BlackRock unit iShares filed updated regulatory paperwork stipulating for the first time that its planned iShares Emerging Markets Local Currency Bond Fund will trade under the symbol “LEMB” and have an annual expense ratio of 0.60 percent, making it more expensive than competing funds already on the market.
Although emerging market equities are reeling amid signs of slowing global growth, developing market debt is increasingly viewed as stable investment, and in the past year, sovereign debt denominated in local currencies has clearly revealed itself to be a hotspot in the world of ETFs.
WisdomTree’s Emerging Markets Local Debt ETF (NYSEArca: ELD) had $1.11 billion in assets under management as of Oct. 12, while Van Eck’s Market Vectors Emerging Markets Local Currency Bond ETF (NYSEArca: EMLC) had $494 million, according to data compiled by IndexUniverse. Both were rolled out a bit more than a year ago.
Updated regulatory filings including price and ticker symbols quite often indicate that a given fund’s launch is coming soon if not imminent. LEMB will trade on Arca, the New York Stock Exchange’s electronic trading platform.
An ETF Hotspot
iShares already has had great success with a first-generation, dollar-denominated, emerging market debt fund that it sponsors, the JP Morgan USD Emerging Markets Bond ETF (NYSEArca: EMB). EMB, which iShares launched in December 2007, has $3.07 billion under management and is the biggest emerging markets debt ETF.
Its planned fund, LEMB, is a passive fund that will track a Barclays Capital benchmark of more than 270 bonds from sovereign and local currency bond markets such as Brazil, Chile, Egypt, and Hungary. The fund will use a representative sampling strategy rather than replicate the credits in the index.
As noted above, with its expense ratio of 0.60 percent, LEMB is more expensive than its competition. EMLC has a net expense ratio of 0.49 percent and ELD, an active ETF, has an expense ratio of 0.55 percent.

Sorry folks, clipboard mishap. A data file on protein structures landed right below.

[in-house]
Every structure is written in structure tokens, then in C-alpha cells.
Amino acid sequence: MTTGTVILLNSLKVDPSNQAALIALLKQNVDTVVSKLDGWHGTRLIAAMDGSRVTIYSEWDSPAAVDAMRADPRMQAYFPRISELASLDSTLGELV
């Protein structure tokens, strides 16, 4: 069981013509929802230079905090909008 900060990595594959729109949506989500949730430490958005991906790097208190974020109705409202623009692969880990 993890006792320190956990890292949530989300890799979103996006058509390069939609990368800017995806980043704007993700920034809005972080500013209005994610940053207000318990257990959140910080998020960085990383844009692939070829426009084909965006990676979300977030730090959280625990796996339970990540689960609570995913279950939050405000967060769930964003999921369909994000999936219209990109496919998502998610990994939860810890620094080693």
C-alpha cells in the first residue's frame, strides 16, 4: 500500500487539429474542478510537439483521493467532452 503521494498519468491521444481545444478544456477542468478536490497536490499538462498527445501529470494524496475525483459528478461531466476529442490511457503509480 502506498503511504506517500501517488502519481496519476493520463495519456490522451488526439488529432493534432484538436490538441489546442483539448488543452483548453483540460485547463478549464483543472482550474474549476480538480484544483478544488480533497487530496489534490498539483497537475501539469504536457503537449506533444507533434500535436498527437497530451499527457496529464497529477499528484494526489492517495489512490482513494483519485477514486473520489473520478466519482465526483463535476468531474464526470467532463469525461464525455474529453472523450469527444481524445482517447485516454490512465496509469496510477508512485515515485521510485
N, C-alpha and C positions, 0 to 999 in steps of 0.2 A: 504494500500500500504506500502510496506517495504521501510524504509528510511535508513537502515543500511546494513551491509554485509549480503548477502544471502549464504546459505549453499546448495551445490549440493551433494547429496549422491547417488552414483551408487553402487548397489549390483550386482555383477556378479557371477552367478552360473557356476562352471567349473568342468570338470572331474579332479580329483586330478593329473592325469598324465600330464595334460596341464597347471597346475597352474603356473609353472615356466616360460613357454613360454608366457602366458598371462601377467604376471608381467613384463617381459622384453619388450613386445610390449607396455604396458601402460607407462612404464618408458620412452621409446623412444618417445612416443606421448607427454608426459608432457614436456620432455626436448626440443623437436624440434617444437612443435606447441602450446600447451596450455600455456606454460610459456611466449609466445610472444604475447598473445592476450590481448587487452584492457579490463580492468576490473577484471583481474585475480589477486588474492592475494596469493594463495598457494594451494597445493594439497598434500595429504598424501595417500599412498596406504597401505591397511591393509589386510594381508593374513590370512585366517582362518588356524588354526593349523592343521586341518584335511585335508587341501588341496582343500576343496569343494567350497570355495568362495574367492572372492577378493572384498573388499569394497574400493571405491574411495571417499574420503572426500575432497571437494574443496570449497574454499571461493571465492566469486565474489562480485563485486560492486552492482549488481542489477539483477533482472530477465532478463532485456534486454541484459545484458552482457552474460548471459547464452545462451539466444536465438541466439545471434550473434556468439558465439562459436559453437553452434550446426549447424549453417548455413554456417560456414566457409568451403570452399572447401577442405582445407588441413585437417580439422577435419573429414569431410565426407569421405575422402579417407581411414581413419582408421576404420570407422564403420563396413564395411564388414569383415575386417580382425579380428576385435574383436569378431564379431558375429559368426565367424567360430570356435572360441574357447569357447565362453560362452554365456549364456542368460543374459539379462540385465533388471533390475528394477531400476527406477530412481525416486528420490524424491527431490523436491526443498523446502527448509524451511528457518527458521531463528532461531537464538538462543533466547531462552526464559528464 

To make it into LEMB, a given debt issue will have to have the local currency equivalent of $1 billion, according to the SEC filing, which also said the fund could contain an undefined amount of futures and options.
While the ETF market has been treating emerging market debt a secure investment iShares noted in its SEC filing that the asset class has certain inherent risks.
Currency Risk Cuts Both Ways
One obvious risk is that because the fund’s net asset value is determined on the basis of the dollar, investors stand to lose money if the currency of a non-U.S. market in which the fund invests depreciates against the dollar.
The opposite is true in dollar-denominated emerging market debt funds such as iShares’ own EMB or the PowerShares Emerging Markets Sovereign Debt Portfolio (NYSEArca: PCY), which benefit from a stronger dollar.
Of course, for much of the past decade, the dollar has been losing value to many emerging market currencies, such as the Brazilian real, which is a boon to funds such as ELD and EMLC and would be to LEMB when it comes to market.
That secular trend has shown a tendency to be stopped dead in its tracks whenever global financial markets are roiled with uncertainty, as in the past few months. Indeed, investors have scurried to dollar-denominated assets such as U.S. Treasurys amid signs of slowing global growth and a plodding policy response in Europe to the continent's substantial debt-related problems.